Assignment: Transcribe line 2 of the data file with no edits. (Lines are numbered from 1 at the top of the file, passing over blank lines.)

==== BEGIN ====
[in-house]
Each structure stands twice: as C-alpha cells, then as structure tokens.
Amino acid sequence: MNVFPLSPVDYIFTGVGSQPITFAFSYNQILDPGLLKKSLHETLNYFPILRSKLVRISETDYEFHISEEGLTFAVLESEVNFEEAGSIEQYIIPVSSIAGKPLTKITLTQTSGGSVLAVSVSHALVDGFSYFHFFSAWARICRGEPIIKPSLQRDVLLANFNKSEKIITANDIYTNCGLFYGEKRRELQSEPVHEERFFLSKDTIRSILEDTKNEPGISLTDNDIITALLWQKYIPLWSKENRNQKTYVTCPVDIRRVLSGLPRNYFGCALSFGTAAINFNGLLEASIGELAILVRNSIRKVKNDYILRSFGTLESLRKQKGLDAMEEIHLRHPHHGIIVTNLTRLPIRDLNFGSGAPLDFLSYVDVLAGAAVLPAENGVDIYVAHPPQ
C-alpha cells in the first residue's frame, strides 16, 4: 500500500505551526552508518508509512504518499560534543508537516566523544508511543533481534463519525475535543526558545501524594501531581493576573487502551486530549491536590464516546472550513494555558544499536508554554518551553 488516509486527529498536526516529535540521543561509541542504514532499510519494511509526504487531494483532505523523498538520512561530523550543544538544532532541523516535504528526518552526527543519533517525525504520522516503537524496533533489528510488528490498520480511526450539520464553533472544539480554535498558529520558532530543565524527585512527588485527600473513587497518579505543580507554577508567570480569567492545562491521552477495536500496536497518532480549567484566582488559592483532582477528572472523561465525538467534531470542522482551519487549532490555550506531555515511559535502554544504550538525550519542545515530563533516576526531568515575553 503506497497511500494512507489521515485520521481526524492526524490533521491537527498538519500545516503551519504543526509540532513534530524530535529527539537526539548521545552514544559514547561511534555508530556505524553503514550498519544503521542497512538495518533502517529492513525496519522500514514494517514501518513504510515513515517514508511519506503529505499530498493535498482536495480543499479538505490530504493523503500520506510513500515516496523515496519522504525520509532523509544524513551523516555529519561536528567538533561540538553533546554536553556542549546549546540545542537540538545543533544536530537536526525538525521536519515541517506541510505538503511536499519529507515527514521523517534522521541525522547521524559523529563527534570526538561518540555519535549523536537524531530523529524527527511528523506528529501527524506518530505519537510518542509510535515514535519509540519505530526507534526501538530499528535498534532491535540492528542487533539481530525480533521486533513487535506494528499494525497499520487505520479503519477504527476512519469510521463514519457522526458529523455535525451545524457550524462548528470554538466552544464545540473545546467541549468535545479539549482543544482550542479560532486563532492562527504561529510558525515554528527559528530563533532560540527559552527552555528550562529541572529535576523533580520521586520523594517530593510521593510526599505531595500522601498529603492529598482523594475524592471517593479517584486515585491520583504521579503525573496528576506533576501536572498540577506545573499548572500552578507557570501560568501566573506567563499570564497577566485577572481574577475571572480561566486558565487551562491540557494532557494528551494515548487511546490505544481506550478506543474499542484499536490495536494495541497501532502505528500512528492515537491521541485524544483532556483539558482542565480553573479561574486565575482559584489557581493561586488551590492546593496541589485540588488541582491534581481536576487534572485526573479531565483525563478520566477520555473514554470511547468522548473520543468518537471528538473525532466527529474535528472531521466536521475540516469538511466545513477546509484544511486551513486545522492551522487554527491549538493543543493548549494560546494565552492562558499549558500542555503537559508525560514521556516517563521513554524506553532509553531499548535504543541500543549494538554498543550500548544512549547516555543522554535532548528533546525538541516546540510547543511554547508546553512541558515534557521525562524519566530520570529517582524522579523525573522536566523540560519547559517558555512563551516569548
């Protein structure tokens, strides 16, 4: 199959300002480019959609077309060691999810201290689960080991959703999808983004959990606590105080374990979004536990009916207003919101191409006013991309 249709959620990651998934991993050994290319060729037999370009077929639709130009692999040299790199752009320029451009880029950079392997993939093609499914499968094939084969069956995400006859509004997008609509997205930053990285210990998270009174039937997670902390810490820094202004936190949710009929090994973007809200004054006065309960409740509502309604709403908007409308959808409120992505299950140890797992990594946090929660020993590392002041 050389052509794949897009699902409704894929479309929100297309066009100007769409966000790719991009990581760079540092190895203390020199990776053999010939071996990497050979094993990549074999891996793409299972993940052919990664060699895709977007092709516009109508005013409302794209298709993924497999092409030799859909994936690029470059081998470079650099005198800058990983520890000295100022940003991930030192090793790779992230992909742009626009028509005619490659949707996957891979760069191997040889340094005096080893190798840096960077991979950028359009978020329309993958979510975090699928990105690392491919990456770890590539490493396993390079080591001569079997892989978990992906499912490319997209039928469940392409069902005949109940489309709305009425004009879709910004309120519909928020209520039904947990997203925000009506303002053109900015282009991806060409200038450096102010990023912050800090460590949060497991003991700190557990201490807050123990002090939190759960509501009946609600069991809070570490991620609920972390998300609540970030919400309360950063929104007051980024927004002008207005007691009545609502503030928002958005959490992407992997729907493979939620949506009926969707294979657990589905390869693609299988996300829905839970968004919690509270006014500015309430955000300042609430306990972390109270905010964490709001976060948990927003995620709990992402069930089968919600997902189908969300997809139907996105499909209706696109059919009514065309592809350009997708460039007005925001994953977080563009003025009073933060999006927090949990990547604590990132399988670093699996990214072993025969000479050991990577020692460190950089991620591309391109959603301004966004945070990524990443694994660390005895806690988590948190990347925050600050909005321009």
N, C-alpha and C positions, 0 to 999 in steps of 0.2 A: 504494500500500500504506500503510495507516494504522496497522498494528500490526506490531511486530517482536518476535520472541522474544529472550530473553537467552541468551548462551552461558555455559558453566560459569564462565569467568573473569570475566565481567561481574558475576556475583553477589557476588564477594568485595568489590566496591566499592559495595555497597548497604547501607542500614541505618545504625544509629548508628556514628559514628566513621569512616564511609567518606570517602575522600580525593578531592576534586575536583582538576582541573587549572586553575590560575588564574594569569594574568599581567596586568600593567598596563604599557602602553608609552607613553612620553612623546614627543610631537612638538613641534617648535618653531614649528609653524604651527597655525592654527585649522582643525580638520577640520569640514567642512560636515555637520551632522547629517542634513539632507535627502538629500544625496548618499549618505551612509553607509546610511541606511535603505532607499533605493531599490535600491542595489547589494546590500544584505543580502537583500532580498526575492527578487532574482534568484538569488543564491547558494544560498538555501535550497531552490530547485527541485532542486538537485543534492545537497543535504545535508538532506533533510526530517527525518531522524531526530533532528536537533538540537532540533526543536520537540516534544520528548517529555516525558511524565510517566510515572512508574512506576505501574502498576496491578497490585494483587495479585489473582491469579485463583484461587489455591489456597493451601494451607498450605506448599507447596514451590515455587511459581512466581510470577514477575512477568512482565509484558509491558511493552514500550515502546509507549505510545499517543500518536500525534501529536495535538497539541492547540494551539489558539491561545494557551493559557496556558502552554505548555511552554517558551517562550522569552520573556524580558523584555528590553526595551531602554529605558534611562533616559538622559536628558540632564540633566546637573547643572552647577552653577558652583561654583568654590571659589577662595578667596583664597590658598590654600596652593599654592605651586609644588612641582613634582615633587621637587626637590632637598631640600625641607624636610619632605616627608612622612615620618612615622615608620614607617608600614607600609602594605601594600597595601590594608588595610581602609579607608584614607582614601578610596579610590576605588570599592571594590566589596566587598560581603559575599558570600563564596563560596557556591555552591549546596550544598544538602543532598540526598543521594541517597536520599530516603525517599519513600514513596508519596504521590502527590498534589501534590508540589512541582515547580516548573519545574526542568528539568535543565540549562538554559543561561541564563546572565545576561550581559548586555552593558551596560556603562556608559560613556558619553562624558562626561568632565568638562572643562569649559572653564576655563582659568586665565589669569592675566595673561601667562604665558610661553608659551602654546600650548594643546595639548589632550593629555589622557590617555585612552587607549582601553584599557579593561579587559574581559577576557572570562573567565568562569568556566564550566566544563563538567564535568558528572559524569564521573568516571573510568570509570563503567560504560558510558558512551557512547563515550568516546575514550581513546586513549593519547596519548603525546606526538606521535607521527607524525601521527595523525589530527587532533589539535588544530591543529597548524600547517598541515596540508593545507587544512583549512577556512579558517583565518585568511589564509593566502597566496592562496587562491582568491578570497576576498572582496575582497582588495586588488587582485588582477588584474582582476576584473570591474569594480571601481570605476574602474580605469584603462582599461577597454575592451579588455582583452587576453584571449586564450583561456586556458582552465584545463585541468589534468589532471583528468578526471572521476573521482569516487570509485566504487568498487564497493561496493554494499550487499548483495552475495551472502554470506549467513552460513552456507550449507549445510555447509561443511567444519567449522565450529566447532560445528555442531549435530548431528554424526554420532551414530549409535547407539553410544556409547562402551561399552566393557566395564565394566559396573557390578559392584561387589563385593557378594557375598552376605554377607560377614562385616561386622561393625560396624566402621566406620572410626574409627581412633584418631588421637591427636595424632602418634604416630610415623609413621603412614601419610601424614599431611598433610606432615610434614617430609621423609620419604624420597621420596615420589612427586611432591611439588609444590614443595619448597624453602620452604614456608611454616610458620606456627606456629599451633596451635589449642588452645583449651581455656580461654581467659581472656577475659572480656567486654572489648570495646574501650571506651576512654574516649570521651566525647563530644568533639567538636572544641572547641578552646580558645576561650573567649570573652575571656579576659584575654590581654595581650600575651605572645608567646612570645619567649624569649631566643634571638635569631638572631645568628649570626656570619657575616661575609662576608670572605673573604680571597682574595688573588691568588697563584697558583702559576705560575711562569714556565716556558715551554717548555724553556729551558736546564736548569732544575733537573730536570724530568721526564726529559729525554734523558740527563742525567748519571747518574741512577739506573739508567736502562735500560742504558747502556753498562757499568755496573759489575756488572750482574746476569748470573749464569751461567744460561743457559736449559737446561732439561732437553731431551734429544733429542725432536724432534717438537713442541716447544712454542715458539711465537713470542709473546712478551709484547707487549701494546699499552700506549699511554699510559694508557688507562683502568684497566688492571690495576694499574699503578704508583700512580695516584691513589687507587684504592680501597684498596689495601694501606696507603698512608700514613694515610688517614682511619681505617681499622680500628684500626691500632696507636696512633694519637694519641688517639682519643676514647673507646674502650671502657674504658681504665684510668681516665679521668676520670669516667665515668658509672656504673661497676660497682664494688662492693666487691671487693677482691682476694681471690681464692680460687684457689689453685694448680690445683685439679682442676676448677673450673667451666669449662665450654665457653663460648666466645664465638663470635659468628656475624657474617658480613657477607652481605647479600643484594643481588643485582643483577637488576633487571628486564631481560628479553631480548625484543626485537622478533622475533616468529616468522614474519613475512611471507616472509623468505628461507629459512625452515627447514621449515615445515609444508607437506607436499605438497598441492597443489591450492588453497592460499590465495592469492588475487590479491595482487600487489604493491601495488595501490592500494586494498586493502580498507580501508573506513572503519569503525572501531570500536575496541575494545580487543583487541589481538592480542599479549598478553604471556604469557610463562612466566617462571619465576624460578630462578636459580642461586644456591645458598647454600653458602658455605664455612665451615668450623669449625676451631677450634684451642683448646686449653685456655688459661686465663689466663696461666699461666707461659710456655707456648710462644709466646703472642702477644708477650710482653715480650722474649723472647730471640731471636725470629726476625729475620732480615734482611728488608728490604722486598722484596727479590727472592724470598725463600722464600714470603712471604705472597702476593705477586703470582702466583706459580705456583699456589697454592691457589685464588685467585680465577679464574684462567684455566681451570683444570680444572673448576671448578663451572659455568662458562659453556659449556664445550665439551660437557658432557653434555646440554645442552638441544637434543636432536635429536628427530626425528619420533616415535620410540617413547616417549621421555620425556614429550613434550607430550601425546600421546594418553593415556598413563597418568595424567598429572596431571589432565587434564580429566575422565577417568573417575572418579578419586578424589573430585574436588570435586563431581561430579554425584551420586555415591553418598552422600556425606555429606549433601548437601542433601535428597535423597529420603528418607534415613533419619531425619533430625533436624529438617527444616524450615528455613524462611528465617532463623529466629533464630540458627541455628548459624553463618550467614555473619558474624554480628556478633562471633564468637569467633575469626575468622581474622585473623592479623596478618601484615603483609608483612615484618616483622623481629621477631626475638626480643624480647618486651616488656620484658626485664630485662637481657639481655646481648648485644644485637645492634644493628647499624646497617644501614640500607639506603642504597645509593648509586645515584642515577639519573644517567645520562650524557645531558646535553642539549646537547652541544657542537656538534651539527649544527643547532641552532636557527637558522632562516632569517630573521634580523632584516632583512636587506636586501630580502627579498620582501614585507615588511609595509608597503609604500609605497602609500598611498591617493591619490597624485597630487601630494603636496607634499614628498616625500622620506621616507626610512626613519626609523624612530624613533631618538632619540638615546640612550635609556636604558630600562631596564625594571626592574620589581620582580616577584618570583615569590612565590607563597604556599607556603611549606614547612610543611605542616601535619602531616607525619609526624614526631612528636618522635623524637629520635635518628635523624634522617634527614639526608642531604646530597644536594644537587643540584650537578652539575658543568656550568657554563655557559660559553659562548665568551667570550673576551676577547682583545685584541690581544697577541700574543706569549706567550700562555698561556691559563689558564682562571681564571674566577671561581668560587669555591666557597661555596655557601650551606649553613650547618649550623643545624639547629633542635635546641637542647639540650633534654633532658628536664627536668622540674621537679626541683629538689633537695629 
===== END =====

Each structure stands twice: as C-alpha cells, then as structure tokens.